The Race for 5G Is the Race for Data Dominance

5G is the fifth generation network that will deliver data transfer speeds far faster than you’re used to, with lower latency that will actually make “real-time” close to a reality

June 22, 2017
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Have you noticed how often the phrase “by the year 2020” comes up? In the tech sphere, many are heralding 2020 as the mile marker for various innovations. One central game-changer in this respect is 5G.

5G is the fifth generation network that will deliver data transfer speeds far faster than you’re used to, with lower latency that will actually make “real-time” close to a reality. By that, I mean when you’re watching a game “in real-time” through 5G, the delay between live action and what you see will be around 1 to 10 milliseconds. It’ll be pretty much impossible to tell the difference between live action and streaming data. 2020 is the magic number for when this should happen.

5G in 2020?

Just do a quick search, such as, “when will 5G be available” and you’ll see what I’m talking about. The majority of the news predicts that 2020 is the year when necessary infrastructure will officially be in place.

However, CNET reports that a “standards body” has a version of 5G called 5G New Radio slated to go up in 2019. The standards body consists of tech companies including Qualcomm, AT&T, Intel, Sprint, and T-Mobile. Noticeably missing from that list is Verizon. The carrier is trying to jump ahead by offering customers in 11 cities a taste of 5G that isn’t 5G at all—it’s a form of wireless broadband.

T-Mobile, which competes heavily with Verizon, offers Wi-Fi calling that turns every Wi-Fi connection into a cellphone tower. This is a concept similar to 5G, because 5G does away with distant cell towers as the primary data transmission points. Instead of towers, we’ll see a network of localized cells equipped with 5G chips. The difference between Wi-Fi calling and 5G is Wi-Fi runs on a lower frequency, transmitting radio waves at a slower rate than 5G. While Wi-Fi operates at 2.4 to 5 Ghz per second, 5G promises to operate at anywhere from 30 to 300 Ghz per second.

5G and Consumer Data

Both Verizon and T-Mobile are making claims to the most progressive 5G advancements, and indeed both want to be the first to advance because of the amount of money on the table. While consumers want faster speeds, which will generate more customer data, companies are learning how to monetize consumer data. There are several important things to note about 5G and data:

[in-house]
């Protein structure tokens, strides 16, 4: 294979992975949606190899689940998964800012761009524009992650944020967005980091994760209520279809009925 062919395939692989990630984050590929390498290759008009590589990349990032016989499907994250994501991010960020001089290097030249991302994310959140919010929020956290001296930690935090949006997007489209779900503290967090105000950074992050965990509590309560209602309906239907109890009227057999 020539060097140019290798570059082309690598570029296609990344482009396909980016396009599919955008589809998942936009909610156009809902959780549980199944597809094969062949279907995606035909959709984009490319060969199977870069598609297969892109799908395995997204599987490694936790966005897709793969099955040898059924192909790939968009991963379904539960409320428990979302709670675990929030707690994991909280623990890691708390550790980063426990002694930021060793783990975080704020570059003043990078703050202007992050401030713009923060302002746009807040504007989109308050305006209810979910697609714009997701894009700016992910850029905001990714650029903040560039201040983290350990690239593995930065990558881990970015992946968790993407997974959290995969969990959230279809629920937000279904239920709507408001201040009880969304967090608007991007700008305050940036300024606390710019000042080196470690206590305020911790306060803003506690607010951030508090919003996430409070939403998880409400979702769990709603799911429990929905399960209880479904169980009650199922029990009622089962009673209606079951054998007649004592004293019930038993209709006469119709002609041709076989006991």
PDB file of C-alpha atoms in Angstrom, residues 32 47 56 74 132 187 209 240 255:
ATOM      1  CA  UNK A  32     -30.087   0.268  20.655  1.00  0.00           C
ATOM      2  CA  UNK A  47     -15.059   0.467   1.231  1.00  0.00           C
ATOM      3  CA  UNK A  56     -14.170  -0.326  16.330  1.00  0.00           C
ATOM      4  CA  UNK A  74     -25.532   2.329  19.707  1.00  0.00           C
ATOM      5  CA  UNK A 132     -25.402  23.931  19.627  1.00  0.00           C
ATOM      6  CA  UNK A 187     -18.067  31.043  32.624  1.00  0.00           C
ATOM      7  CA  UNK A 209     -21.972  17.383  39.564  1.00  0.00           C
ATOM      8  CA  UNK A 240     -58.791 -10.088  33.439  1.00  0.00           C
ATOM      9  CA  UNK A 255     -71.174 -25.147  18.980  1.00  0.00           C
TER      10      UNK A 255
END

• When 5G becomes active, each carrier will be on an equal playing field in terms of providing customers with access to the network
  • The carrier best able to market itself as the most innovative, with the most benefits to customers, will retain the most customers
  • Only carriers that understand how to best take advantage of huge volumes of customer data will see an advantage in the 5G race

If you’re a telecom company, there are numerous issues when it comes to data and customer behavior analysis. The winner of the 5G race will dominate at solving these problems, which include:

  • A glut of data creates correlation problems—correspondences between data sets that seem significant but actually aren’t
  • It’s extremely hard to analyze huge amounts of data effectively
  • It’s tough to come away with actionable insights that benefit both customer and company

There are several directions telecom companies could take to handle the influx of data that will come with 5G.

Software Solutions to Data Influx

In order to make decisions with customer data, telecoms could increasingly turn to AI and software solutions such as Net Promoter’s Satmetrix, as well as Mulesoft ESB. Satmetrix does the day-to-day iterative task of tracking customer experience and actions, while Mulesoft provides more of a big picture view, connecting customer behavior data with internal company data and other disparate data points.

But 48 percent of enterprise executives are expanding their customized app budgets, and 42 percent are planning on developing a new custom app to solve data problems. Telecom companies will have big incentives to develop their own analytics apps. If they know exactly what problems they want to solve, and which data are most valuable for solving problems, a streamlined app specific to the company’s needs is a very attractive prospect.

When it comes to analytics, 5G will be make or break legacy solutions. The sheer amount of data will require an extremely agile stack. The success of software solutions in analyzing customer behavior and producing insights will determine the success of carriers’ marketing efforts.

The Stakes are High

The biggest winner in the 5G race will ask the right questions of data. Telecom companies will need to address consumer privacy concerns, because privacy is the elephant in the room. Will 5G’s convenience silence detractors who feel that companies are going too far with consumer data? Most likely not; the stakes will get even higher as hackers seek to get more access to valuable data and consumers complain about obtrusive marketing tactics.

With 5G, we’ll enter a hyper growth stage, in which the IoT, bots, AI, and connected tech take center stage. Whether this future will be more dystopian or utopian will depend a great deal on how companies decide to deal with the power that comes with a constant stream of consumer data.